This coming Sunday I will be giving the sermon at the United Church in Steinbach. I will be looking at two saints of the church who share a first name- Thomas Aquinas and Thomas More. Thus the title of my talk and this blog post- Thomas Times Two. The reason I’ve chosen that title is because I have to speak the following Sunday in my Winnipeg church and that’s the topic they gave me. I wanted to use the same sermon in both churches. Each Sunday in summer our congregation Bethel Mennonite is looking at the lives of two saints and examining what we can learn from them for our own lives.
I won’t give away too much of my talk just in case you are planning on hearing it at either location, but I will tell you I’ve learned lots of interesting stuff about both Thomas Aquinas and Thomas More as I’ve researched their lives. Like the fact Thomas Aquinas was a gifted musician as well as a famous thinker and writer. And that fact that Thomas More aside from serving as an advisor to King Henry VIII, loved animals and lived with a house full of interesting creatures.
I didn’t know Thomas Aquinas was best friends with Saint Bonaventure or that Thomas More has more than a hundred educational institutions named after him. I also gleaned plenty of good life advice from the two men named Thomas.
I do wish at least one of the saints I had been assigned to speak about was a woman. They are sadly neglected in the church’s catalogue of saints, but I have learned a whole lot as I have studied two men who lived the most interesting of lives, one in Italy and the other in England almost two centuries apart.
More Visible But Not Equal
My Husband and the Pope Are On The Same Page
Sunday Morning Worship with Quakers in Costa Rica
Did you know slavery was legal in Canada til 1834? The ad above was one of many placed in Canadian newspapers by owners looking for their runaway slaves. In the Art Gallery of Ontario ‘s exhibit Every. Now. Then: Reframing Nationhood artists Camille Turner and Camal Pirbhai have tried to restore humanity to these runaway slaves by dressing them up and photographing them in modern day costumes that compare to the 1800s style clothes the slaves are described as wearing in the ads.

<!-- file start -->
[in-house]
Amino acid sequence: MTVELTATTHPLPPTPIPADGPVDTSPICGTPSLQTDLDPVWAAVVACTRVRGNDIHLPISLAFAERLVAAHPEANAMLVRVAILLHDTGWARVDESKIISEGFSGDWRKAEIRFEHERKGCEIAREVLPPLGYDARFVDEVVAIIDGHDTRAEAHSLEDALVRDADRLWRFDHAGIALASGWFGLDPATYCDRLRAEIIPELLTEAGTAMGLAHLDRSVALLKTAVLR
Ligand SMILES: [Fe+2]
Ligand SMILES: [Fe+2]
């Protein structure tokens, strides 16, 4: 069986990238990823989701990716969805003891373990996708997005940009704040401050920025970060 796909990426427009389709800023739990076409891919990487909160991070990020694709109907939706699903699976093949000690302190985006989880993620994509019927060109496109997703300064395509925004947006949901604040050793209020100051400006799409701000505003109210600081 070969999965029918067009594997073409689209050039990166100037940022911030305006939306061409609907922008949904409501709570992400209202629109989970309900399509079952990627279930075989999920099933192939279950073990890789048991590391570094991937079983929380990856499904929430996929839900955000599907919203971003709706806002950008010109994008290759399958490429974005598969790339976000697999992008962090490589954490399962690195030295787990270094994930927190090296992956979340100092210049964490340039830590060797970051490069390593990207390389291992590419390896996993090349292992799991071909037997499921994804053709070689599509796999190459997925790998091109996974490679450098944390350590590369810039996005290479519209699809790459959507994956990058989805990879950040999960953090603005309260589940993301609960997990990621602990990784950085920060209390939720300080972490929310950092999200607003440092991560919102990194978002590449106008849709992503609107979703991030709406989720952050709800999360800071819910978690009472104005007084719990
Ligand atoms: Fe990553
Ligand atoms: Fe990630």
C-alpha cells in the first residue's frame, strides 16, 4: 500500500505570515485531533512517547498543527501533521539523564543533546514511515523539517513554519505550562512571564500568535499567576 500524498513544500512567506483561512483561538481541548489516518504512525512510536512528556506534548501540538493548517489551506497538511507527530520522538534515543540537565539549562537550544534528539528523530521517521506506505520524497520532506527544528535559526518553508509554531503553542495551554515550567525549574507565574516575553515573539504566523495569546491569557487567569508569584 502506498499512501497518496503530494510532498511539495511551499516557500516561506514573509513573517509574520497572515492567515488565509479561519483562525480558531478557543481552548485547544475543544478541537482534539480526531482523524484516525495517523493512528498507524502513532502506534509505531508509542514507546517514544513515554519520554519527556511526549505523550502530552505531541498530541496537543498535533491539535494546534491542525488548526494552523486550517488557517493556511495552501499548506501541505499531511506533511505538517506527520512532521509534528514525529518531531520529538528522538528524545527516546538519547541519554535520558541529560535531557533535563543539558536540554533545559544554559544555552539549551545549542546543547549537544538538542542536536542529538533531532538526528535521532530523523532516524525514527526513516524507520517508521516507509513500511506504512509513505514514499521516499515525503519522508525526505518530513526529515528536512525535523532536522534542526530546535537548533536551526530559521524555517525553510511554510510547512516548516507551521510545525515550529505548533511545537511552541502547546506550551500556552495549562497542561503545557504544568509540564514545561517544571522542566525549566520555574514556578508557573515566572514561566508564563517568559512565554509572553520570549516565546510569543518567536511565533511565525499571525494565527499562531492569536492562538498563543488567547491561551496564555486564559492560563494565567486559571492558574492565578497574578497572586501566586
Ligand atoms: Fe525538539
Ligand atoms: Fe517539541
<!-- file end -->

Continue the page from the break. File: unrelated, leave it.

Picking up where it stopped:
This woman is sheathed in a calico gown, holding a silk hankie and wearing a dress hat just like the runaway slave described in the ad. But the black woman in the photograph is free and no one’s slave. Camille Turner and Camal Pirbhai hope portraying the runaway slave this way will make people more aware that slavery was part of Canada’s history.
A Man Affectionately Deplored By His Wife
A Black and White Religion
Before he began his sermon yesterday our pastor led us in a time of prayer for peace and an end to the violence and hatred we had seen splashed across our media in recent days. He referred to the ramped up rhetoric and violent threats that raise the possibility of nuclear war between the United States and North Korea and the hate filled speech and actions on display in Charlottesville. Our pastor prayed for peace and love to characterize the relationships between God’s children. He had a large Bible on a table at the front of our sanctuary open to a Psalm that begins with the words, “How long O Lord?”